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I've used this film very successfully in high school discussions and in classes on antisemitism. And yes, things like this really did happen to Jews -- and still do. The question of whether or not to stay "in the closet" and "pass" or be yourself and get rejected is an issue for other minorities, too. If you work in any area of multicultural studies and/or dialogue, you should add this film to your library.
A young Brendan Fraser is stunning as David Green, a working class Jewish kid accepted to one of the most prestigious preparatory schools in the country. It would only be for one year, but what a year. With dreams of going to Harvard, this was his way in. He keeps his religion a secret from the new friends he makes, but when it all comes out in the end, slurs are thrown and the people he thought he could trust leave David high and dry.
It speaks of an era when there were 100 different slurs for each religion and race, and the people who actually believed that somehow they were better. No character is portrayed in this negative light better than Charlie Dillon, brought to life by none other than Matt Damon. The seeds of his jealousy are planted within the first fifteen minutes and as the movie progresses you see Dillon become more desperate for his former status after David Green takes his position on the football team and in the life of a girl he thinks to be his.
Other standouts include Chris O'Donnell, playing Fraser's fictional roommate, who is forced to deal with the situation a bit more close up than some of their classmates. Randall Batinkoff, though not well known, gives a fabulous performance as Damon's fictional roommate, having to decide which is more important: his best friend and roommate of 4 years, or his morals and conscience urging him to speak up in defense of David Green.Read more ›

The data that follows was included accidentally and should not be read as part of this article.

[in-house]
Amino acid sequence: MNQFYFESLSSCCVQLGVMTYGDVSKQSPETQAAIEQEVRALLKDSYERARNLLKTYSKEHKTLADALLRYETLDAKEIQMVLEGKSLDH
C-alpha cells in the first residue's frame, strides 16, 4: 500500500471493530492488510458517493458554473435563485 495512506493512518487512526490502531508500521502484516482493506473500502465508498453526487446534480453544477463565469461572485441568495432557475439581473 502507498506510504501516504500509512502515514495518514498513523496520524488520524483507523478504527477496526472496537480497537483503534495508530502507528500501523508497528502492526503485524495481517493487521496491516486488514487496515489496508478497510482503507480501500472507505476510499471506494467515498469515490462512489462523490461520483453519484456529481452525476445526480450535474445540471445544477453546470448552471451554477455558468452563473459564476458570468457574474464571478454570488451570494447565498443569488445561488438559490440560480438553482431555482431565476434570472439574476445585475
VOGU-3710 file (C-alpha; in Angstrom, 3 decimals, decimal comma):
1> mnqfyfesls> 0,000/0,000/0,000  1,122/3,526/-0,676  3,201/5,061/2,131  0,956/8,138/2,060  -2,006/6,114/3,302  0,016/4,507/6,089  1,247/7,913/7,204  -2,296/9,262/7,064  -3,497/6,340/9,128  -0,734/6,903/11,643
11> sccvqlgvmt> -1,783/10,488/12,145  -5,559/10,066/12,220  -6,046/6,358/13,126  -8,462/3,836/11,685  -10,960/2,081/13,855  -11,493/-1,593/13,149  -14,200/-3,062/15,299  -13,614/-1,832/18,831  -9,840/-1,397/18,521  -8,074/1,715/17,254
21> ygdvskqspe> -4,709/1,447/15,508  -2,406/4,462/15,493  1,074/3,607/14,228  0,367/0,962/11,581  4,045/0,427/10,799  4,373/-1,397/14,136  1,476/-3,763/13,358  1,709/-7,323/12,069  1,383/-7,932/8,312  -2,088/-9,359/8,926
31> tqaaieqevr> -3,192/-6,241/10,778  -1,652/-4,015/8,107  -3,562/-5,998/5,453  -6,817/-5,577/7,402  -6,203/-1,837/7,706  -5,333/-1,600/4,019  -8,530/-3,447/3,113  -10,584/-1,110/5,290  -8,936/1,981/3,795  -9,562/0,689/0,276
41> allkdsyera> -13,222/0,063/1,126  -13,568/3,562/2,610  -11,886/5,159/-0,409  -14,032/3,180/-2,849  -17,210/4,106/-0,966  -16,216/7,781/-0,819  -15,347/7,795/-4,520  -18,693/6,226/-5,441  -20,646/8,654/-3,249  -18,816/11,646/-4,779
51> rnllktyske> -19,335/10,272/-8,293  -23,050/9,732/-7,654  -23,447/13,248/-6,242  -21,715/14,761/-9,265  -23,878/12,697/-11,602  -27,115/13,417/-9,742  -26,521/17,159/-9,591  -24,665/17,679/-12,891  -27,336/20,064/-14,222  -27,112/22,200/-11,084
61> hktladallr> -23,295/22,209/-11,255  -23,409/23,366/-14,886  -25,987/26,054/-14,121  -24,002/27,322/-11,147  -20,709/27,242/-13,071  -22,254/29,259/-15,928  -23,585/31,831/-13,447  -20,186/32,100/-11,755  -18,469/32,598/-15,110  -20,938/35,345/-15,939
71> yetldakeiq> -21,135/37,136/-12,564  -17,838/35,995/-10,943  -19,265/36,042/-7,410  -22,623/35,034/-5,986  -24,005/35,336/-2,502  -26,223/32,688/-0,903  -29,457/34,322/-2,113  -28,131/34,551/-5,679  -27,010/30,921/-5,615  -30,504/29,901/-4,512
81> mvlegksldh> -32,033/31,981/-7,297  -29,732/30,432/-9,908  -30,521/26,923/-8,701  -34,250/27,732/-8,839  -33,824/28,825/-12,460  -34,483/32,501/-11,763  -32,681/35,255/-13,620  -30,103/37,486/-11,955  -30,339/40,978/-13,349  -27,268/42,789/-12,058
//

For one, Dillon (Damon) is such a real person. He's such a sport about the scholarship kid coming in and taking his place on the football team. My favorite part is when he tells Green, "If you get into Harvard, you'll deserve it," (subtext: unlike me). He was even prepared to take it like a man when Green steals his girl. But that horrible feeling of inadequacy -- that he's never going to live up to his brother's standard, that he's just a sham of his family's reputation, transforms magically into hate when he realizes his rival is a Jew.
Dillon knows Green is the better man. He KNOWS it, but he still uses his religion to beat him down. It doesn't even matter whether Dillon believes the stereotypes. As long as some do, they can be used to attack the rival.
Charlie Dillon makes an excellent villain because he can be identified with. Whether you or I would attack someone's religious faith isn't necessarily the question. When people are in dire straights, they tend to jettison their principles and grab whatever tool seems handiest and most effective. I love the fact that we get to see this guy at his best and his worst.
When the question of the Honor Code arises, we get to see another side of the world faced by the outsider. Even if his classmates can get over their prejudice and remember that Green is a good guy, will that be enough to make them turn on one of their own? Even if they do, will it matter?
This movie was so much better than it had to be. Great plot, great characters, great atmosphere.
Most Recent Customer Reviews
It was a good story, well-acted, but not what I was expecting.Published 9 hours ago by Amazon Customer
Excellent movie, well worth watching - Brandon Fraser gives a convincing performance and is assisted by
very capable actors.
Great movie. It was cool to see a lot of famous actors when they were younger.Published 2 days ago by Amazon Customer